Tuesday, May 5, 2009

Our (subject to change) Itinerary

Now that we aren't meeting Richard at Staniel Cay, we are reworking our Exumas trip. We have until mid-June to explore the Exumas. My friend Meliza is coming to visit us in Nassau (yay!) and we'll be staying in Atlantis. From there, we don't know if we'll return to the Exumas or head north to the Abacos. We're planning a loose itinerary, an outline, for the next several weeks, all dependent upon weather, anchorage conditions, what there is to do and how much we like where we are. I've poured over Steve Pavlidis's chart books, the Skipper Bob guide, Lena Bea's blog and several Bahamian guide books. It seems most cruisers follow a similar path - going to the best anchorages and seeing the main attractions at each cay. We're only planning as far south as the first inhabited island with a small community - Staniel Cay. If we have time, we may explore further south. This is (approximately) what we'll be up to over the next 6 weeks. We may not stop at all these stops - some can be accessed by dinghy from other cays, but these are the main attractions...

1. Allan's Cay (3 days) - anchoring, iguana and snorkeling
2. Highborne Cay (2 days) - marina, hiking, biking and snorkeling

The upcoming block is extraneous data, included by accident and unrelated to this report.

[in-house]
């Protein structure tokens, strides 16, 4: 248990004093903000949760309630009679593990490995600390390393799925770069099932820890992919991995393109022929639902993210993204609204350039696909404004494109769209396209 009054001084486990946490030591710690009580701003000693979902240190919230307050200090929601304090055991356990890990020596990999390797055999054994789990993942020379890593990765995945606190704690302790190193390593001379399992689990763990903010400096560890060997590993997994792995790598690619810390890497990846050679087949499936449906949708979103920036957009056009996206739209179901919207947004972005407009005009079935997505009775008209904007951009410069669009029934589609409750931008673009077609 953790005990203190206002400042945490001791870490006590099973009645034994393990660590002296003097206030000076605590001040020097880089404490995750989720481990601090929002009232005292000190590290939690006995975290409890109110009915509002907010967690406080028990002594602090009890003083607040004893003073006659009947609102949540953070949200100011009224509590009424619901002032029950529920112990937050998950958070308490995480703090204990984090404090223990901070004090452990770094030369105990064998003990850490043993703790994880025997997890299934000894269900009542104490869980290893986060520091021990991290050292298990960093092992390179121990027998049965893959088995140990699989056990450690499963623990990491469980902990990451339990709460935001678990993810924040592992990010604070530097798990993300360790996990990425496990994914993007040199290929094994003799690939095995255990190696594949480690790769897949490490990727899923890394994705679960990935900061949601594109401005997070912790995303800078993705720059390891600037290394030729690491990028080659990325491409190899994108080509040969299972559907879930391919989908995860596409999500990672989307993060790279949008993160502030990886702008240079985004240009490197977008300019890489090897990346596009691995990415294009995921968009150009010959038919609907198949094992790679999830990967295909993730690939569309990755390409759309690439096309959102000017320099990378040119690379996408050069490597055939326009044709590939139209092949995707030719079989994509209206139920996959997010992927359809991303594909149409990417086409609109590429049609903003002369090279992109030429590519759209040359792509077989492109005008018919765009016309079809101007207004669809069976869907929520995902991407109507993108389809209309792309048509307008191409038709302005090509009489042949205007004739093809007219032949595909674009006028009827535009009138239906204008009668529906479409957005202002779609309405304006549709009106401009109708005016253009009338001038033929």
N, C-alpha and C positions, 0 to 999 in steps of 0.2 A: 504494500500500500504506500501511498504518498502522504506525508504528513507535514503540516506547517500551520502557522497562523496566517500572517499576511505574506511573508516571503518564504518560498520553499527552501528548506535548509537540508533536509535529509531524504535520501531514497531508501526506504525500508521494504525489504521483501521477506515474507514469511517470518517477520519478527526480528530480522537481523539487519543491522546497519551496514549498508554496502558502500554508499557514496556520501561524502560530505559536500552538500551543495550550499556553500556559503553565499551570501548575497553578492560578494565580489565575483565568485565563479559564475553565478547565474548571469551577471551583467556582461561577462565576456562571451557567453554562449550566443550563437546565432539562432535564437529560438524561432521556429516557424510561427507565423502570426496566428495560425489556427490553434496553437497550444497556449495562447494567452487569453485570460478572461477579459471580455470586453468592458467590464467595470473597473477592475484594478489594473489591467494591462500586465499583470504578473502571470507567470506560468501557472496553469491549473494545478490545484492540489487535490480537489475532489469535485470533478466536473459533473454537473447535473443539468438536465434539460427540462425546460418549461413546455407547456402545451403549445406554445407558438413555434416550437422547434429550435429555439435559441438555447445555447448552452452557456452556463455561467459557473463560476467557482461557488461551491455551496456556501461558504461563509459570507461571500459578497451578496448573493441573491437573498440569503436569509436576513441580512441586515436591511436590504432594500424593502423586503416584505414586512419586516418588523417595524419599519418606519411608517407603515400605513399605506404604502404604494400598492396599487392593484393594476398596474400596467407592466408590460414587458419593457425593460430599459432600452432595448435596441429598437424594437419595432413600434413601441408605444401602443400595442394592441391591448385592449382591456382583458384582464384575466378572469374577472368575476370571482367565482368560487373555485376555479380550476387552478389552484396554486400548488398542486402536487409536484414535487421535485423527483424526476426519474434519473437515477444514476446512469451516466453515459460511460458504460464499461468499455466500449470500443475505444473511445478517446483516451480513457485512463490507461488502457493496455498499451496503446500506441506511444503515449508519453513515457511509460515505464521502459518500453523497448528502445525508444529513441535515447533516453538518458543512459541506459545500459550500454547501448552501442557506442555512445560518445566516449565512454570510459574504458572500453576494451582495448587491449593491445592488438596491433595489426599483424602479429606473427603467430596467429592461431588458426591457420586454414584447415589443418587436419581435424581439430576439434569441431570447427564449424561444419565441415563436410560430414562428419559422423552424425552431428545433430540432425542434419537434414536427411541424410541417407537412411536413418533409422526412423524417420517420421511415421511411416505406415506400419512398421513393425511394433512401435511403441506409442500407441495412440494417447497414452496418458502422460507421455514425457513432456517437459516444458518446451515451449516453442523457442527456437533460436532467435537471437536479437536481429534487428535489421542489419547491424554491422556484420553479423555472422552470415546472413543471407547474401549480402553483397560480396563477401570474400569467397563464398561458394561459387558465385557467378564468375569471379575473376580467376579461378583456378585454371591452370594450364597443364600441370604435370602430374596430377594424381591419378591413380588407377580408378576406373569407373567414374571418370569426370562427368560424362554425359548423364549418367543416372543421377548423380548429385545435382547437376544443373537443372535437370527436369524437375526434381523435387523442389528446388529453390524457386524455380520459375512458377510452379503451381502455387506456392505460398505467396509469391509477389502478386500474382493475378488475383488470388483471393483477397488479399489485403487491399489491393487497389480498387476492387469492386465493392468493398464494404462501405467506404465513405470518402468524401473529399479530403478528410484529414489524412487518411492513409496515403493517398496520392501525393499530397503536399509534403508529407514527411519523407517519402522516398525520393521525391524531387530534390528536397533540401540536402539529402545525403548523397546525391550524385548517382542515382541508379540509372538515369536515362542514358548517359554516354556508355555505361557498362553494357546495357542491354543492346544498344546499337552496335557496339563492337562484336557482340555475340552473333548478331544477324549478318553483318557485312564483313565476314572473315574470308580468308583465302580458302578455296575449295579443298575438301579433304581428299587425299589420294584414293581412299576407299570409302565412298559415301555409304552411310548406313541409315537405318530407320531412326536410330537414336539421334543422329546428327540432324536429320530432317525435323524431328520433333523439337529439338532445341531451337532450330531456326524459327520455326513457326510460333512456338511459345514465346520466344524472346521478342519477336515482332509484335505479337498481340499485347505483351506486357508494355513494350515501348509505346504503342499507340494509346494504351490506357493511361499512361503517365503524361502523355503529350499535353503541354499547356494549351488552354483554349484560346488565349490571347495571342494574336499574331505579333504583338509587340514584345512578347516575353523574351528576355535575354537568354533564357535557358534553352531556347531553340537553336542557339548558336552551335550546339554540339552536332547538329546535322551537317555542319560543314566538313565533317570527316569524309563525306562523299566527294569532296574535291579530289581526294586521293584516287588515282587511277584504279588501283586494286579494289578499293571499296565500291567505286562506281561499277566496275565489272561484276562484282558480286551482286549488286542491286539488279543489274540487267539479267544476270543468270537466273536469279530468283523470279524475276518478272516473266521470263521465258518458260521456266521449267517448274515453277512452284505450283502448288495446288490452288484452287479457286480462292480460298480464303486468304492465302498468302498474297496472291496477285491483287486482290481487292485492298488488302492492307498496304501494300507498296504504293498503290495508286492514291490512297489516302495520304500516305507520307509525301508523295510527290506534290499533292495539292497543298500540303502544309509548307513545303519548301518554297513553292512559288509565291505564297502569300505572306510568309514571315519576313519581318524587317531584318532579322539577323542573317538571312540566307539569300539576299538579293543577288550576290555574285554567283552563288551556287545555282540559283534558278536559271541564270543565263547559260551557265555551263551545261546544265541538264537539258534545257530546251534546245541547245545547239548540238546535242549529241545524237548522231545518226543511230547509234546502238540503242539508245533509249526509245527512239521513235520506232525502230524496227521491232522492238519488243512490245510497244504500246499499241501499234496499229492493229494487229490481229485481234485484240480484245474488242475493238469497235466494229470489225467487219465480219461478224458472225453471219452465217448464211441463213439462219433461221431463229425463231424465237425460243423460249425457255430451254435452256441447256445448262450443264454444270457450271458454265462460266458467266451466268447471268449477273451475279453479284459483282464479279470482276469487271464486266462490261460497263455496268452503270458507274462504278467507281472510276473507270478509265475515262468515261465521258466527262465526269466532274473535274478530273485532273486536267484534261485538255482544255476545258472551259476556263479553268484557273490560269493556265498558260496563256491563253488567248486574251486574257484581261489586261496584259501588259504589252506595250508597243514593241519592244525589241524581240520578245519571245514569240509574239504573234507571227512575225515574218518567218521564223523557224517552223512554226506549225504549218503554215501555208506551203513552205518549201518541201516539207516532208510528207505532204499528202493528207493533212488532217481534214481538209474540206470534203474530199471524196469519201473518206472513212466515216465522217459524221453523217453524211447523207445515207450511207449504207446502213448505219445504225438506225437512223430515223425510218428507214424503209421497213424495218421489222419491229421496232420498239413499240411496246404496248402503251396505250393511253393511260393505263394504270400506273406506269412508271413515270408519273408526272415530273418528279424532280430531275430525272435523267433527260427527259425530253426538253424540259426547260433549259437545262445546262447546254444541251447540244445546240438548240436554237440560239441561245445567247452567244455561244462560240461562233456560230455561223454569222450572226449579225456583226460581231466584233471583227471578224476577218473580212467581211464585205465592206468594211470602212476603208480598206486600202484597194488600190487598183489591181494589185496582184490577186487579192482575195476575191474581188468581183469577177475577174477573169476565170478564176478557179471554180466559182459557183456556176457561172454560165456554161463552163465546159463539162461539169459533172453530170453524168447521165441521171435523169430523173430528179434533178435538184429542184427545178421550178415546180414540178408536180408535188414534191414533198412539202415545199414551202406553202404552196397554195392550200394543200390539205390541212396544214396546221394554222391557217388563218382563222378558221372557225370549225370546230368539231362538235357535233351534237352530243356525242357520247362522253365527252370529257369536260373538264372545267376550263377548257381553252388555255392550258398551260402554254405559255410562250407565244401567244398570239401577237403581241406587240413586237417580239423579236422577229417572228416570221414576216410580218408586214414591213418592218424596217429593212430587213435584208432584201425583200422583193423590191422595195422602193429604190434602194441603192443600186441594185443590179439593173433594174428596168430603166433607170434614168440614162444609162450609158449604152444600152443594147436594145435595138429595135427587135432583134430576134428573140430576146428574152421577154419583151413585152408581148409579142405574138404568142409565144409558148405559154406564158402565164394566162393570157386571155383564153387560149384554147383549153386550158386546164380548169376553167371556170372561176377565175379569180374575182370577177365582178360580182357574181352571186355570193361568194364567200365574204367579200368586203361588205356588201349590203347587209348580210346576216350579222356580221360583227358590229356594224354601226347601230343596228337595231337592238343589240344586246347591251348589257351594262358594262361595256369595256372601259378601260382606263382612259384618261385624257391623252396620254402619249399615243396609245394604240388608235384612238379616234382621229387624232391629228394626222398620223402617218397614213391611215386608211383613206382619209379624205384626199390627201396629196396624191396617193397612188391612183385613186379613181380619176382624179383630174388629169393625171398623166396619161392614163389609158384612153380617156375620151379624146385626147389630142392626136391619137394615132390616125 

3. Norman's Cay (~1-2 day) - anchoring, snorkeling a plane wreck, island exploring and lunch on the island
4. Shroud Cay (?) - anchoring or mooring, creek to explore by dinghy, hiking on island
5. Hawsbill Cay (?) - mooring, gorgeous island
6. Warderick Wells (at least few days) - mooring and/or anchoring, Land and See Park Headquarters - hiking and snorkeling
7. Compass Cay (?) - marina, beautiful hiking and walking trails
8. Sampson Cay (1 day) - marina is well protected - check it out
9. Big Major Cay (?) - anchoring, feral pig colony
10. Stanial Cay (~ few+ days) - marina and/or anchoring, inhabited island with restaurant and bar. Lots of snorkeling sites accessible from here.

(For our non-boating friends: "mooring" means there is a "mooring ball" floating in the water attached to the bottom that you tie the boat to. It means you won't hurt the coral or sea grass below and that you won't drag your anchor. There's usually a small fee but it's much cheaper than a marina. All the moorings above are in the Land and Sea Park to protect the environment there.)

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